In his complaint, the plaintiff alleged a large number of procedural errors in the university’s handling of a Title IX complaint against him, including violations of Title IX regulations and the university’s own policies and procedures.  His complaint included allegations of issues in the investigation, hearing, and the appeal process. He alleged the university did not disclose the details of the complaint against him or produce copies of certain evidence. The plaintiff also alleged the university hired individuals from an outside company with a conflict of interest to act as decision-makers, while the university’s policy defined “Decision-Makers” as “members of the three-person panel of trained faculty, staff, and/or administrative officials . . . .”

The plaintiff also alleged the complainant was allowed to testify at the hearing about alleged sexual assaults by the plaintiff against others, alleged rape by the plaintiff, and alleged nonconsensual sexual interactions between the plaintiff and others. The plaintiff alleged the decision-makers did not stop the irrelevant testimony and in fact the Hearing Officer asked questions related to those topics.  The plaintiff alleged the Hearing Officer asked questions that were prohibited by the university’s policy and applicable regulations. The plaintiff also alleged the hearing Officer relied on the complainant’s and her roommate’s testimony about photos that were not in evidence.  His lawsuit also identified numerous alleged issues with how the university processed his appeal.

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The Department of Education (“Department”) Office of Civil Rights (“OCR”) recently issued a Questions and Answers document providing guidance on Title IX sexual harassment regulations. In addition to a number of questions and answers about the regulations, the 67-page document provides examples of Title IX procedures for elementary schools, high schools, colleges, and universities.  The document makes clear that the 2020 regulations remain in place for now, but provides some insight into how the current administration may interpret those regulations until it implements its own amendments.


Answer 13 makes clear that the 2020 amendments are not retroactive and schools should apply the Title IX requirements in place when the alleged incident occurred, regardless of when the school responded. The answer also refers schools to various guidance documents that were previously rescinded, indicating they may be helpful to schools handling allegations of sexual harassment occurring before the effective date of the 2020 Final Rule.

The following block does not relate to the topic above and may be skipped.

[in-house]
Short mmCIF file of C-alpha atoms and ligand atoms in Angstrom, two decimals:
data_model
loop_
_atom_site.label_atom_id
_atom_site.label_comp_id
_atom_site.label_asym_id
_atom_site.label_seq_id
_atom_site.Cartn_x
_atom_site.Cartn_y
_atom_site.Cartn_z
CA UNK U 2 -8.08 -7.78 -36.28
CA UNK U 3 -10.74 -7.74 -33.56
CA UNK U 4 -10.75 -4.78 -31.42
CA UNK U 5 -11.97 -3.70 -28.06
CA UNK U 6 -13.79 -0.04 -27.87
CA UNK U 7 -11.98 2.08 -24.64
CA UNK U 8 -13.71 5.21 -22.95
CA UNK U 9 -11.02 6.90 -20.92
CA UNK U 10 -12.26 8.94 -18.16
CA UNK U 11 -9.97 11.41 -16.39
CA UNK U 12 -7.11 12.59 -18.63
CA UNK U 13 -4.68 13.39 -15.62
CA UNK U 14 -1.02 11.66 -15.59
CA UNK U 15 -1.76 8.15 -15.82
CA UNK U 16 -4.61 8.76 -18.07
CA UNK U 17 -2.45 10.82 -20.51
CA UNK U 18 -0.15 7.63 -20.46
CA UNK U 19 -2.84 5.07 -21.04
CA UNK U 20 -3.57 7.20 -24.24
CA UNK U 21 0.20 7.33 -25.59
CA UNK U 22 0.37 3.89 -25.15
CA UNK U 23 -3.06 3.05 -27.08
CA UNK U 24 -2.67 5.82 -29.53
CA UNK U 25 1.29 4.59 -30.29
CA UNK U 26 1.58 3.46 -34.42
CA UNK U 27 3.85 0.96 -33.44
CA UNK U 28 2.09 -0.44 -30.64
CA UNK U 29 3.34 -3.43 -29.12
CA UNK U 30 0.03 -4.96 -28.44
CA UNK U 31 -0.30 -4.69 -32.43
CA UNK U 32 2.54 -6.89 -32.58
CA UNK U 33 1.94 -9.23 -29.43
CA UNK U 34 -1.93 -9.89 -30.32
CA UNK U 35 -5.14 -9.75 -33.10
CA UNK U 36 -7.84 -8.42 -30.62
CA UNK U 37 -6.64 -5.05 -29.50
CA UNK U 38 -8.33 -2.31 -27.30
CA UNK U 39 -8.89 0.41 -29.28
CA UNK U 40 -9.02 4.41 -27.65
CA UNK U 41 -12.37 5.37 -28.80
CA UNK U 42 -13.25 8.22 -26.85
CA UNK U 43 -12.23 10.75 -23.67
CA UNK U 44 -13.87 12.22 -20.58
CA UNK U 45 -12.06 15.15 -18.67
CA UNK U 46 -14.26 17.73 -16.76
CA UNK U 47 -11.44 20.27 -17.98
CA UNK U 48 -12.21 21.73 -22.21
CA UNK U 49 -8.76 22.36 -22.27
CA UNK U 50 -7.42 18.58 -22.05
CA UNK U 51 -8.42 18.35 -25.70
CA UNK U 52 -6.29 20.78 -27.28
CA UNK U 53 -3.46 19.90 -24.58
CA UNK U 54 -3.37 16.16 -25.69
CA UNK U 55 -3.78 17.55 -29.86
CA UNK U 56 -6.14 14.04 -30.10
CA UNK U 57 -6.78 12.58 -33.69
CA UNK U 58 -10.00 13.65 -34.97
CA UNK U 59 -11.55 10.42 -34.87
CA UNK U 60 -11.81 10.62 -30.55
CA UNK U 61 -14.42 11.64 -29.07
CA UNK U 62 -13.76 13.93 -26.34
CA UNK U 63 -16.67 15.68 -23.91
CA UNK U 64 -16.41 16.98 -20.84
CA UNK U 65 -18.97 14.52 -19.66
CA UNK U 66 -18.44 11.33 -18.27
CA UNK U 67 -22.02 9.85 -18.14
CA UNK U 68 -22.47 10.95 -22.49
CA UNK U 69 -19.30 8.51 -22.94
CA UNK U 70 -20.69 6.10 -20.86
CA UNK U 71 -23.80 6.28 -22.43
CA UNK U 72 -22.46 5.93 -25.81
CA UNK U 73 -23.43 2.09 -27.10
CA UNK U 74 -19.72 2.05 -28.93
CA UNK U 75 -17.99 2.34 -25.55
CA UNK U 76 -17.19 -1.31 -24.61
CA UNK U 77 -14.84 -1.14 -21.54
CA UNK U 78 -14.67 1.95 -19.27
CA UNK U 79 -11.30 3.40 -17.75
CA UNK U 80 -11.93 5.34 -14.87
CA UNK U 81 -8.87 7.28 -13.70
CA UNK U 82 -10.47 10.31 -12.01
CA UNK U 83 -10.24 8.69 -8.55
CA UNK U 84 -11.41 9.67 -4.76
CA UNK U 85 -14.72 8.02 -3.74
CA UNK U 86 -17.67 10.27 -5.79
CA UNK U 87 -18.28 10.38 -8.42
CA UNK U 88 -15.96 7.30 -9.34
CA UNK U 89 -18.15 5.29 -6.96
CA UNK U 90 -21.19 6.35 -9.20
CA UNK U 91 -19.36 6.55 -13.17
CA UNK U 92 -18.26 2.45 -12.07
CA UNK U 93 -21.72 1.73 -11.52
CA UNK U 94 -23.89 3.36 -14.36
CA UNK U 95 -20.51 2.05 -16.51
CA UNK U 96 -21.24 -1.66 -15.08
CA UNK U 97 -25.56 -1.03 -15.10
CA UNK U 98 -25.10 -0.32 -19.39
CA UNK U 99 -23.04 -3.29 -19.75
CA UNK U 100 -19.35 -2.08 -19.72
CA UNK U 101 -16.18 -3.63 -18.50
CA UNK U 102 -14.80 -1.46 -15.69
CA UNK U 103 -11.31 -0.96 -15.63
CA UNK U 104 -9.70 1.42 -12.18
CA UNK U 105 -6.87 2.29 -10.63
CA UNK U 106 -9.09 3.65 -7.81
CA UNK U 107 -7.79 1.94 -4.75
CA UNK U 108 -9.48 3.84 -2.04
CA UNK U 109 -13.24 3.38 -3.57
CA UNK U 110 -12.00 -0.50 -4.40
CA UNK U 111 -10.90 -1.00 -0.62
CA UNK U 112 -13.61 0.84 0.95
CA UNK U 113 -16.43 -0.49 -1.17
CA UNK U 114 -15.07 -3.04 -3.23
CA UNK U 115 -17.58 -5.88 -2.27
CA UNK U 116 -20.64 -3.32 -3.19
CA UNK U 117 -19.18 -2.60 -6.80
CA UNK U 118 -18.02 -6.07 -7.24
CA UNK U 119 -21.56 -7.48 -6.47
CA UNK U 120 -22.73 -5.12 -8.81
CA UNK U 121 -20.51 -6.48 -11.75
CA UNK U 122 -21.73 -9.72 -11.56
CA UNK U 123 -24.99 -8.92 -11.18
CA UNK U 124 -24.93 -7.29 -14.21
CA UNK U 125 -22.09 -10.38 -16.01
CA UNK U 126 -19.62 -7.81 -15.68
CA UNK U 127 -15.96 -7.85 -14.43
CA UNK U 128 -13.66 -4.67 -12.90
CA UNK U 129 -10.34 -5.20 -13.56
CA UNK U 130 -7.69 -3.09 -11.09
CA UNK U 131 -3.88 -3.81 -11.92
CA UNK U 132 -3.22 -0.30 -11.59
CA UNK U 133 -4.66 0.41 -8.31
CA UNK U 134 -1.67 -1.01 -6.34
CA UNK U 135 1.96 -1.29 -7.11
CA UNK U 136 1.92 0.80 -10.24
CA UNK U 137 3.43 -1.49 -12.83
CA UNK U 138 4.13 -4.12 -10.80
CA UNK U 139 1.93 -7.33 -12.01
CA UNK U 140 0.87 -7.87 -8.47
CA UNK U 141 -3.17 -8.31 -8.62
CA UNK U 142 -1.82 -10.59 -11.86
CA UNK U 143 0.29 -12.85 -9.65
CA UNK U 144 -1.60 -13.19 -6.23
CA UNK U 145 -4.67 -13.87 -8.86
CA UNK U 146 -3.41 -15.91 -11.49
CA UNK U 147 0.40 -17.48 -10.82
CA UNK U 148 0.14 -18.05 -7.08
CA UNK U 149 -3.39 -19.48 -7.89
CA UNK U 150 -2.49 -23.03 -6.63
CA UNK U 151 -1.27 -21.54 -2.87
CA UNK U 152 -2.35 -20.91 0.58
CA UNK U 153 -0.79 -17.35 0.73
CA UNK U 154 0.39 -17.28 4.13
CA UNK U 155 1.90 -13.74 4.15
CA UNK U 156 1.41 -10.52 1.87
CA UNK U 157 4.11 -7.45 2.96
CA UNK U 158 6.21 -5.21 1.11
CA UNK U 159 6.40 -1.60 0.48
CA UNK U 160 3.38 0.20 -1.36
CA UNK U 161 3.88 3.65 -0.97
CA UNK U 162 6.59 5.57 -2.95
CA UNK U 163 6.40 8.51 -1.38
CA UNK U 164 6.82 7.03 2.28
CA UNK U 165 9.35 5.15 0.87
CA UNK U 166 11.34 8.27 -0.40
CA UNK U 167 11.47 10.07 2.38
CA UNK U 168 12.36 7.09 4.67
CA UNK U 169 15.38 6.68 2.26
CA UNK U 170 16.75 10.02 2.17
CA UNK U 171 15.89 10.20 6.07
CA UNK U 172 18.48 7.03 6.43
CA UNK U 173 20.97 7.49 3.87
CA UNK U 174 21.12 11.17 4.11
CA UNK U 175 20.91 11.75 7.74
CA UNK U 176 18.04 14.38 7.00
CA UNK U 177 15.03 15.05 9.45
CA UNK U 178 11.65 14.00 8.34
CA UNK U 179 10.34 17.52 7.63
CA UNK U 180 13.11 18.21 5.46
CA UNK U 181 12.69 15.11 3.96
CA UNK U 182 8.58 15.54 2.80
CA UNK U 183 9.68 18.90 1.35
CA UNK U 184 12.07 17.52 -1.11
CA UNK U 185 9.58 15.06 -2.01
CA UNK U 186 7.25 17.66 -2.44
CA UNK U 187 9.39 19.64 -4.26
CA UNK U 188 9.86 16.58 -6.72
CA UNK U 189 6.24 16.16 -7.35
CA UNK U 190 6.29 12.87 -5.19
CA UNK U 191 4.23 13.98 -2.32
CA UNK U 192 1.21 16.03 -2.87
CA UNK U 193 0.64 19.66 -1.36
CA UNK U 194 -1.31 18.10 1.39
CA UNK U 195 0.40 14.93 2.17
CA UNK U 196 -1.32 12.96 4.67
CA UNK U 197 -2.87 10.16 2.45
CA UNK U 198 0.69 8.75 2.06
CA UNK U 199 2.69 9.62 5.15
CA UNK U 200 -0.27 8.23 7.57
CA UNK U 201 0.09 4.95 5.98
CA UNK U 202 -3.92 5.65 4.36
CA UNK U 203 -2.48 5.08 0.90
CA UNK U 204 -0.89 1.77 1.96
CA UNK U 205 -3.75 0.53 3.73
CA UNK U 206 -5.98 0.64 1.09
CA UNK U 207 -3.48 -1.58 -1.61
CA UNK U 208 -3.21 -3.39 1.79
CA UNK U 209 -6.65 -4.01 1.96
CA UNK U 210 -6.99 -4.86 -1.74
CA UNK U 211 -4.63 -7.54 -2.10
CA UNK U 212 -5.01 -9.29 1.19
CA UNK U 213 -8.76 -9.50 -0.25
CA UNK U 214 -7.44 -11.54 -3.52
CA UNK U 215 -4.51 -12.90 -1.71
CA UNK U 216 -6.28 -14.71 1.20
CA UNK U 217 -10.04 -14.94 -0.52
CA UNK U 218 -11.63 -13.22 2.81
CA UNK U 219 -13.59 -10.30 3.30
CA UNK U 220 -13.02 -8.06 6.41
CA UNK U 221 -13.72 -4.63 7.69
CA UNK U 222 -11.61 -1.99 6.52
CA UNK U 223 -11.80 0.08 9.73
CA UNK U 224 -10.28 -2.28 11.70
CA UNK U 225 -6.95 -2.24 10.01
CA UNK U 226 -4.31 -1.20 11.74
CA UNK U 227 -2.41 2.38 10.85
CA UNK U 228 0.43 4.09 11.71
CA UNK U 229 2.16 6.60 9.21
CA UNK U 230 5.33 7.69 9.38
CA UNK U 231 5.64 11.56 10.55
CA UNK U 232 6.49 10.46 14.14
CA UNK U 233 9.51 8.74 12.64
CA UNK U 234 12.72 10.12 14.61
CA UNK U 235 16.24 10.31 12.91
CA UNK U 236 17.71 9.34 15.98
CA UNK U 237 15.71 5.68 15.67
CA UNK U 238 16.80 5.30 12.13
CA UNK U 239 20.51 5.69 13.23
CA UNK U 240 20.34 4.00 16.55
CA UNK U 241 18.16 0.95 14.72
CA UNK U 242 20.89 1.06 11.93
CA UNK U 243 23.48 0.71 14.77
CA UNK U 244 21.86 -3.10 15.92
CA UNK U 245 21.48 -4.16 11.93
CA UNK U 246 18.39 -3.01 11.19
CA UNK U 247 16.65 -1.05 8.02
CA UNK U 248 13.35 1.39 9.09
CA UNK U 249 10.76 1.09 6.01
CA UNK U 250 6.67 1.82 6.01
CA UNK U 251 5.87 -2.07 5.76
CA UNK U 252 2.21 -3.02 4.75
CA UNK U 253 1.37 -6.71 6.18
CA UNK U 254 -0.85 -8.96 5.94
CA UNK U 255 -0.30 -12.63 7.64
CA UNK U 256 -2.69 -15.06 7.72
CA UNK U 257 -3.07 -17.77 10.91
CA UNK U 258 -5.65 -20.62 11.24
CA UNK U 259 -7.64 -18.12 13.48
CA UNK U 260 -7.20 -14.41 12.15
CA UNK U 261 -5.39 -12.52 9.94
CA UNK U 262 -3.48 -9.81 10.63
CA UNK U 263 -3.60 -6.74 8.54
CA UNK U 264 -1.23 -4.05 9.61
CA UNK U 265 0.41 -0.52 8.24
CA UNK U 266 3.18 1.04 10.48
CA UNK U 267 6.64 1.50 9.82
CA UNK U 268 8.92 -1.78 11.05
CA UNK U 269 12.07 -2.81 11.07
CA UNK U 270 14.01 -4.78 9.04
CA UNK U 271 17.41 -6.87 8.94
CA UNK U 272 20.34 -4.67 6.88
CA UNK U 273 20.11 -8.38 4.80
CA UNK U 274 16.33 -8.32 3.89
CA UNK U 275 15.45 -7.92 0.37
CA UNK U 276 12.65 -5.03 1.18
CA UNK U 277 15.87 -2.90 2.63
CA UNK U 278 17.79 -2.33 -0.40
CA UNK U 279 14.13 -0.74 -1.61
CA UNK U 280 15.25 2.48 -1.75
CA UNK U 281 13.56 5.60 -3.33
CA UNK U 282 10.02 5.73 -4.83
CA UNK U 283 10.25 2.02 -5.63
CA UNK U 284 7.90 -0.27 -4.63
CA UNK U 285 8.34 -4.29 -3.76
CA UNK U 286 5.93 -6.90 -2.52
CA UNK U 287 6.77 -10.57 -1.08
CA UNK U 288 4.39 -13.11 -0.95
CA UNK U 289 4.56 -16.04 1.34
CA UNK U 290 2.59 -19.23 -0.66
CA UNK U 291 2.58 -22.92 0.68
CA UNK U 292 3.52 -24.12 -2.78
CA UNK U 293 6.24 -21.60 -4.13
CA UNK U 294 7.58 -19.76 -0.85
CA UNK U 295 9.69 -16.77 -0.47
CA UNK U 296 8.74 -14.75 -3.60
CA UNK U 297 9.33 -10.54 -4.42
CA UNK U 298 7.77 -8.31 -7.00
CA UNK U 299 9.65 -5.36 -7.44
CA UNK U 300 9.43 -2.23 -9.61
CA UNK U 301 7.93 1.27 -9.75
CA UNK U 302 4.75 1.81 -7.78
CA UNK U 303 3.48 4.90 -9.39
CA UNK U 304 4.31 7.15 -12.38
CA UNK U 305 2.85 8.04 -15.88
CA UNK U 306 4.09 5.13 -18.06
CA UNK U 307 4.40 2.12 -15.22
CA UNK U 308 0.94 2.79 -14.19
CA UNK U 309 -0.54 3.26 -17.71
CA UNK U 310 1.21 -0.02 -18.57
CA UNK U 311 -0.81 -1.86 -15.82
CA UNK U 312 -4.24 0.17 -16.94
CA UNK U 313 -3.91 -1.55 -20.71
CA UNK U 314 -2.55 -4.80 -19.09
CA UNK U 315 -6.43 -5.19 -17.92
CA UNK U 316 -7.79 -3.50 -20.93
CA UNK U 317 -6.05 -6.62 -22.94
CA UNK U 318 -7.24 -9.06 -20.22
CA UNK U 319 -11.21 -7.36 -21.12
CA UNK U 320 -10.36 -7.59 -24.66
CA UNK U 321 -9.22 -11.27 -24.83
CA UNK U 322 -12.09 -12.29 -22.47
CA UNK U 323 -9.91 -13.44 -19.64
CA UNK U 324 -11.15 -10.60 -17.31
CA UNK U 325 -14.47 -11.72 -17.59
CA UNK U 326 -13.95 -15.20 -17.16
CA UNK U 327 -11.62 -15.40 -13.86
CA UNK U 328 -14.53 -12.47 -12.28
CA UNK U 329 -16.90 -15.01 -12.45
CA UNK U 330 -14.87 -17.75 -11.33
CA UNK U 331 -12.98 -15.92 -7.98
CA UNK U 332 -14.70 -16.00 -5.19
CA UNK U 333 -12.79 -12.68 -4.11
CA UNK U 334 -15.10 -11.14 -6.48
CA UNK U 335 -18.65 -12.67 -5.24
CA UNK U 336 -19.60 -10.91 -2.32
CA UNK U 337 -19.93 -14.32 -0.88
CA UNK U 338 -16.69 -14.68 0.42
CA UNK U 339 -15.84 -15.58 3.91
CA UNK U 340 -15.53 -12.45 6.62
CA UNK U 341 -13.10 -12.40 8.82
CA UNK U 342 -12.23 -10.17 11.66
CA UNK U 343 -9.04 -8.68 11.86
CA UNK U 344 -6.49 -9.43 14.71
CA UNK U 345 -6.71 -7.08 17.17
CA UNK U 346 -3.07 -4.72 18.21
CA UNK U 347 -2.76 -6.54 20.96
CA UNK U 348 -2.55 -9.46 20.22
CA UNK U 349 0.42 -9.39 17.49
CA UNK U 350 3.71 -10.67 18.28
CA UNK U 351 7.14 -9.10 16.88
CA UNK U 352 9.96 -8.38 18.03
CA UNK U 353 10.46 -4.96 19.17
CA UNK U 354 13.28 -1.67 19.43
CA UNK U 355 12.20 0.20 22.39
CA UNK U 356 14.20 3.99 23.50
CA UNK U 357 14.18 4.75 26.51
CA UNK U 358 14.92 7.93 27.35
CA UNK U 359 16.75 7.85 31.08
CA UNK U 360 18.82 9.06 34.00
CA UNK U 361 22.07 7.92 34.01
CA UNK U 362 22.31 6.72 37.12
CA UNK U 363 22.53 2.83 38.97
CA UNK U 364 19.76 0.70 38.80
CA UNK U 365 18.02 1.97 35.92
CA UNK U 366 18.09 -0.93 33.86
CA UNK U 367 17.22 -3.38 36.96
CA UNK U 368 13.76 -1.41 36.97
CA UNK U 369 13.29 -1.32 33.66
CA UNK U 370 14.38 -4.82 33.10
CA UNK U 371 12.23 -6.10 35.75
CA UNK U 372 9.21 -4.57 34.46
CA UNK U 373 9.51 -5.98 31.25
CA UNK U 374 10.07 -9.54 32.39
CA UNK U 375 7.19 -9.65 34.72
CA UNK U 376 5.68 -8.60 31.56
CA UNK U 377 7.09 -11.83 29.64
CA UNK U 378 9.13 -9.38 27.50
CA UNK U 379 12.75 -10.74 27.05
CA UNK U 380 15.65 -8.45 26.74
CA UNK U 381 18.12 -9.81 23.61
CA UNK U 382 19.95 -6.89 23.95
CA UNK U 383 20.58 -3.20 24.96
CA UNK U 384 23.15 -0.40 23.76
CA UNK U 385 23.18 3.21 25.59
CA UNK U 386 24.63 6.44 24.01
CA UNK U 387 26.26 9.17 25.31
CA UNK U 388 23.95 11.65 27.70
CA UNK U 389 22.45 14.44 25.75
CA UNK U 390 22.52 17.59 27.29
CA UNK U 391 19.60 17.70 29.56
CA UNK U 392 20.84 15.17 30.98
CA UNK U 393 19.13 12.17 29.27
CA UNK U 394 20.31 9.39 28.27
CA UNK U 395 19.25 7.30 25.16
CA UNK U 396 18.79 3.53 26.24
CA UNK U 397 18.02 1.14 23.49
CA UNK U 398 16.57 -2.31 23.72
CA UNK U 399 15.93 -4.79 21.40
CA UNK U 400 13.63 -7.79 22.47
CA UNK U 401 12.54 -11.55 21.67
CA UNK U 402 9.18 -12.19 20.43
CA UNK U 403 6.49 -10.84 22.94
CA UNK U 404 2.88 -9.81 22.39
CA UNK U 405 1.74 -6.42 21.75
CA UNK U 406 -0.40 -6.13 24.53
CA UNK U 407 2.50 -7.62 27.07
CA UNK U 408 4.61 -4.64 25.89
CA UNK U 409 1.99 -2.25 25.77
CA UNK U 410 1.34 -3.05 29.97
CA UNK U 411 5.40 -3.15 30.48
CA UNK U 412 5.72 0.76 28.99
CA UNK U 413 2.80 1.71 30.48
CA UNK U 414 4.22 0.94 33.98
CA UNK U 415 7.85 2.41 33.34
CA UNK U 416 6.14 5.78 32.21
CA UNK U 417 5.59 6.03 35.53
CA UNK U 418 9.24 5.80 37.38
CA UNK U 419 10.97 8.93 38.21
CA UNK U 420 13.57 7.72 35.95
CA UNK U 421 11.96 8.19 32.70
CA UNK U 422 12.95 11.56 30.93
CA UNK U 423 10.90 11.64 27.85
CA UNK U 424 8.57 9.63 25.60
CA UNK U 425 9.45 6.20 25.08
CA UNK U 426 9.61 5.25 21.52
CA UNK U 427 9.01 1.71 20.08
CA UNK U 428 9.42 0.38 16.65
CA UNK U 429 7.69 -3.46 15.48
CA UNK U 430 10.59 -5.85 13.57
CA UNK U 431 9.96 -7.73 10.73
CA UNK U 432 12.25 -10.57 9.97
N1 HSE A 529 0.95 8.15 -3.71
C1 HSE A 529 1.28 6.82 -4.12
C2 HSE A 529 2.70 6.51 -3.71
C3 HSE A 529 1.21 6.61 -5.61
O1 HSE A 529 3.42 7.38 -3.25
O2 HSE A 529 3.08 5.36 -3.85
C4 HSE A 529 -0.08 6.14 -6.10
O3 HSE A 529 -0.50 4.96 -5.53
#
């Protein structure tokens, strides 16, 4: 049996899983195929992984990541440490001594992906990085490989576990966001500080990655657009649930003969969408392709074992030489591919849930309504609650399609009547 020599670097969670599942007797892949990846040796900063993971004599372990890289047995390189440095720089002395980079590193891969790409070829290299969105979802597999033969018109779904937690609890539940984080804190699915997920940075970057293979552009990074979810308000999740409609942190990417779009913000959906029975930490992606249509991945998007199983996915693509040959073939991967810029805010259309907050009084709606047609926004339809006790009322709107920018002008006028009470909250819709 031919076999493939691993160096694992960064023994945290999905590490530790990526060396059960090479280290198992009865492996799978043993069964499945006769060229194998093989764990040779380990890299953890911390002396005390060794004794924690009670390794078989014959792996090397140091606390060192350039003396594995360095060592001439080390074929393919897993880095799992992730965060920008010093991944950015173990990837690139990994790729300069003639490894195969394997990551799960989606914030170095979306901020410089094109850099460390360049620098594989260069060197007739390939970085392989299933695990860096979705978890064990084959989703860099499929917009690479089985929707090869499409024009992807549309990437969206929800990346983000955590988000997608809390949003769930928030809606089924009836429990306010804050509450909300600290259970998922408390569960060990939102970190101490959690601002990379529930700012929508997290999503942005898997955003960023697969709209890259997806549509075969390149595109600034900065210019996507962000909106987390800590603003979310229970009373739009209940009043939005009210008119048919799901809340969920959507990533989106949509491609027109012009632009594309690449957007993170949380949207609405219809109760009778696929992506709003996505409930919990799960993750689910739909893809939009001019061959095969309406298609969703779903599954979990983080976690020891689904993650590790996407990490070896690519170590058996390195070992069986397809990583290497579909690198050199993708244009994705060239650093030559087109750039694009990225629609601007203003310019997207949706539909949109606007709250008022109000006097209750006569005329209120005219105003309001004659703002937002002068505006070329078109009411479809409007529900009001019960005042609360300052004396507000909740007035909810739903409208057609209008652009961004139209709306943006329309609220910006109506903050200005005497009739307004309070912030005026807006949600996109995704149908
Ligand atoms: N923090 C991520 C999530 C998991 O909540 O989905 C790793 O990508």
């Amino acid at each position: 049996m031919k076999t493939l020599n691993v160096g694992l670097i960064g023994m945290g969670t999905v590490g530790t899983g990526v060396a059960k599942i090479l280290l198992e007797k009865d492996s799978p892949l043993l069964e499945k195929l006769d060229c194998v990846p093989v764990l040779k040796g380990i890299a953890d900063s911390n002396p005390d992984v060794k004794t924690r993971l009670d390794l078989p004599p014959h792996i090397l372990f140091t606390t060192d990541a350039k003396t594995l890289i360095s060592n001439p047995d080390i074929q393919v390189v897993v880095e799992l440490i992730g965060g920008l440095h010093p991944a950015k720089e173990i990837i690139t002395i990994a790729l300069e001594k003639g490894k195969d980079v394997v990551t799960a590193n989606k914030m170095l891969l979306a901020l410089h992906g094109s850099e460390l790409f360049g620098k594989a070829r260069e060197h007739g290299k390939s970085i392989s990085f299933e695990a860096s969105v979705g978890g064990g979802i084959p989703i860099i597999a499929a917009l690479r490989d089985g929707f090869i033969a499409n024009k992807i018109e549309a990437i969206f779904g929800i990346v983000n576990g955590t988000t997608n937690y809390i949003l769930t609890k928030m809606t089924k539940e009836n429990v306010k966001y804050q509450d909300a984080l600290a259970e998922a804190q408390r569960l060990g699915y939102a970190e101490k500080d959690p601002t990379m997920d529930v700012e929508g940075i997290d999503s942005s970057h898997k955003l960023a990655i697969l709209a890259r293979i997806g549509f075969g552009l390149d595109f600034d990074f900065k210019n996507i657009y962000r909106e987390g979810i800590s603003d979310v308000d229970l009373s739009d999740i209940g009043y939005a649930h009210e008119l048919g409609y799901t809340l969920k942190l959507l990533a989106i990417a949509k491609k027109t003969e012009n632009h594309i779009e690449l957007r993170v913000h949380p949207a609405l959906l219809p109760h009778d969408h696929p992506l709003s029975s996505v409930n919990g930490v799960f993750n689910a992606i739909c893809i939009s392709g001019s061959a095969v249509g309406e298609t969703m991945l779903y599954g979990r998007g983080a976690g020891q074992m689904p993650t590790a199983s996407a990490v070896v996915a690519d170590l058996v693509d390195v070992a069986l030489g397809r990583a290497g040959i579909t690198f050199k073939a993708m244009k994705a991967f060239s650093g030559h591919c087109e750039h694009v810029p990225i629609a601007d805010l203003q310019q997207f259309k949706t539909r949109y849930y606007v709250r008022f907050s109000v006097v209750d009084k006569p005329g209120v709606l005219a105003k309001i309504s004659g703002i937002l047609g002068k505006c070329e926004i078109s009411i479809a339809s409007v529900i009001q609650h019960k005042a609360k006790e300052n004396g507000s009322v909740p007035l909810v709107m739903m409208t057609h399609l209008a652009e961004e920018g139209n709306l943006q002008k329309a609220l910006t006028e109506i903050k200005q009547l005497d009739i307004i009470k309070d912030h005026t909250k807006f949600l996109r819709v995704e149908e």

Actions Beyond the Regulations

Question 2 addresses whether a school may take steps beyond those set forth in the 2020 Final Rule. The answer provides that the school may take additional actions that do not conflict with Title IX or the regulations.  Question 7 and its answer also address alleged sexual misconduct that does not meet the regulations’ definition of sexual harassment. The answer clarifies that the school may respond to reported sexual misconduct that occurs outside the United States or outside the education program or activity.  Schools may take action against sexual misconduct that does not fit the definition of sexual harassment. The answer clarifies OCR’s position that Title IX does not prevent a school from addressing misconduct that does not meet the definition of sexual harassment by enforcing its code of conduct.

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On May 19, 2020, the Department of Education (“DOE”) published a Final Rule significantly amending the regulations that implement Title IX. The Final Rule changed the requirements for how schools handle Title IX complaints and investigations.  Four victims’ advocacy groups and three individual plaintiffs filed suit in a federal court in Massachusetts to challenge the Final Rule. The plaintiffs argued in part that portions of the Final Rule were arbitrary and capricious.

In some circumstances, an agency is required to give a detailed explanation when it has a change in policy. An agency must provide a detailed justification for a change in policy that is based on factual findings that contradict the factual findings upon which the previous policy was based.  Additionally, the agency must give a detailed justification if there were “serious reliance interests” on the prior policy. The agency then must weigh those reliance interests against the policy concerns.

The court noted that most of the plaintiffs’ arguments that the Final Rule was arbitrary and capricious were really policy arguments.  The DOE had explained why the provisions supported its goal, why it wrote them the way it did, and why it rejected a number of alternatives.  It also addressed commenters’ concerns.